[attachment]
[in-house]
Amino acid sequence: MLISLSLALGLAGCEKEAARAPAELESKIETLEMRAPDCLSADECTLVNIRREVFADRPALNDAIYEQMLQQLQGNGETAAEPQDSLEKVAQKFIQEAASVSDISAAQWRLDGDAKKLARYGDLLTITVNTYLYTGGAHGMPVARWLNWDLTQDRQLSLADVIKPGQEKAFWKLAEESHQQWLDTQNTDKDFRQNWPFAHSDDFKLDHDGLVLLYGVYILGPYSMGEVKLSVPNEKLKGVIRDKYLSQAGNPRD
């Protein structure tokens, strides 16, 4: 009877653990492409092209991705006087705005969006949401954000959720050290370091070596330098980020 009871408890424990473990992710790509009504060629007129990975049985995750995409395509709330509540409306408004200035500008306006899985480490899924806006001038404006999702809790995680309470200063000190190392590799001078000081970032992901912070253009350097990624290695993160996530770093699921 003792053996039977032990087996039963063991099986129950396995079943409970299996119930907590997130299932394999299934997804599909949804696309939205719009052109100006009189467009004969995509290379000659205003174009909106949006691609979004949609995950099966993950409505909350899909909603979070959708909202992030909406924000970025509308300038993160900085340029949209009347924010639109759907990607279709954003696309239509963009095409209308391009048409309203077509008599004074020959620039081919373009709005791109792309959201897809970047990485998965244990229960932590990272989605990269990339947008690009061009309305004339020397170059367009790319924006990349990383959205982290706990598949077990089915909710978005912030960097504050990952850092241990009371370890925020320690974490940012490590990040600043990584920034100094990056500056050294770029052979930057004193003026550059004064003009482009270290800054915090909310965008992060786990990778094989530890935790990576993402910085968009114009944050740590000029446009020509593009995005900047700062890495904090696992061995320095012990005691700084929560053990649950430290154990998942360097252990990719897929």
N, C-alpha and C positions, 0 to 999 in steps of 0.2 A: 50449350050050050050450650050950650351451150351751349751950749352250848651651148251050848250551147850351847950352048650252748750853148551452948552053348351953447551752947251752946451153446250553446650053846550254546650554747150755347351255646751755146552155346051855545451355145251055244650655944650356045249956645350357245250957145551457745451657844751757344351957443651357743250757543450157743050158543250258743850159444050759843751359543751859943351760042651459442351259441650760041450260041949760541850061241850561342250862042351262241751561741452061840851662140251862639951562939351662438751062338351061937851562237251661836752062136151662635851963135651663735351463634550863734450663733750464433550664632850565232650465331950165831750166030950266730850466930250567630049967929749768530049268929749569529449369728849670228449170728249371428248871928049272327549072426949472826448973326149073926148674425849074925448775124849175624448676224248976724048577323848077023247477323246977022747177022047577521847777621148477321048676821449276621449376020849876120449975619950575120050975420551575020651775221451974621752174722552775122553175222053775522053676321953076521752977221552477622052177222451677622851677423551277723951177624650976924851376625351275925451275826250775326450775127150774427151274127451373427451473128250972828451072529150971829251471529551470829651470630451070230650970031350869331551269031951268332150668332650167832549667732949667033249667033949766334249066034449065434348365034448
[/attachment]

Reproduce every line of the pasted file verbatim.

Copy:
[in-house]
Amino acid sequence: MLISLSLALGLAGCEKEAARAPAELESKIETLEMRAPDCLSADECTLVNIRREVFADRPALNDAIYEQMLQQLQGNGETAAEPQDSLEKVAQKFIQEAASVSDISAAQWRLDGDAKKLARYGDLLTITVNTYLYTGGAHGMPVARWLNWDLTQDRQLSLADVIKPGQEKAFWKLAEESHQQWLDTQNTDKDFRQNWPFAHSDDFKLDHDGLVLLYGVYILGPYSMGEVKLSVPNEKLKGVIRDKYLSQAGNPRD
């Protein structure tokens, strides 16, 4: 009877653990492409092209991705006087705005969006949401954000959720050290370091070596330098980020 009871408890424990473990992710790509009504060629007129990975049985995750995409395509709330509540409306408004200035500008306006899985480490899924806006001038404006999702809790995680309470200063000190190392590799001078000081970032992901912070253009350097990624290695993160996530770093699921 003792053996039977032990087996039963063991099986129950396995079943409970299996119930907590997130299932394999299934997804599909949804696309939205719009052109100006009189467009004969995509290379000659205003174009909106949006691609979004949609995950099966993950409505909350899909909603979070959708909202992030909406924000970025509308300038993160900085340029949209009347924010639109759907990607279709954003696309239509963009095409209308391009048409309203077509008599004074020959620039081919373009709005791109792309959201897809970047990485998965244990229960932590990272989605990269990339947008690009061009309305004339020397170059367009790319924006990349990383959205982290706990598949077990089915909710978005912030960097504050990952850092241990009371370890925020320690974490940012490590990040600043990584920034100094990056500056050294770029052979930057004193003026550059004064003009482009270290800054915090909310965008992060786990990778094989530890935790990576993402910085968009114009944050740590000029446009020509593009995005900047700062890495904090696992061995320095012990005691700084929560053990649950430290154990998942360097252990990719897929």
N, C-alpha and C positions, 0 to 999 in steps of 0.2 A: 50449350050050050050450650050950650351451150351751349751950749352250848651651148251050848250551147850351847950352048650252748750853148551452948552053348351953447551752947251752946451153446250553446650053846550254546650554747150755347351255646751755146552155346051855545451355145251055244650655944650356045249956645350357245250957145551457745451657844751757344351957443651357743250757543450157743050158543250258743850159444050759843751359543751859943351760042651459442351259441650760041450260041949760541850061241850561342250862042351262241751561741452061840851662140251862639951562939351662438751062338351061937851562237251661836752062136151662635851963135651663735351463634550863734450663733750464433550664632850565232650465331950165831750166030950266730850466930250567630049967929749768530049268929749569529449369728849670228449170728249371428248871928049272327549072426949472826448973326149073926148674425849074925448775124849175624448676224248976724048577323848077023247477323246977022747177022047577521847777621148477321048676821449276621449376020849876120449975619950575120050975420551575020651775221451974621752174722552775122553175222053775522053676321953076521752977221552477622052177222451677622851677423551277723951177624650976924851376625351275925451275826250775326450775127150774427151274127451373427451473128250972828451072529150971829251471529551470829651470630451070230650970031350869331551269031951268332150668332650167832549667732949667033249667033949766334249066034449065434348365034448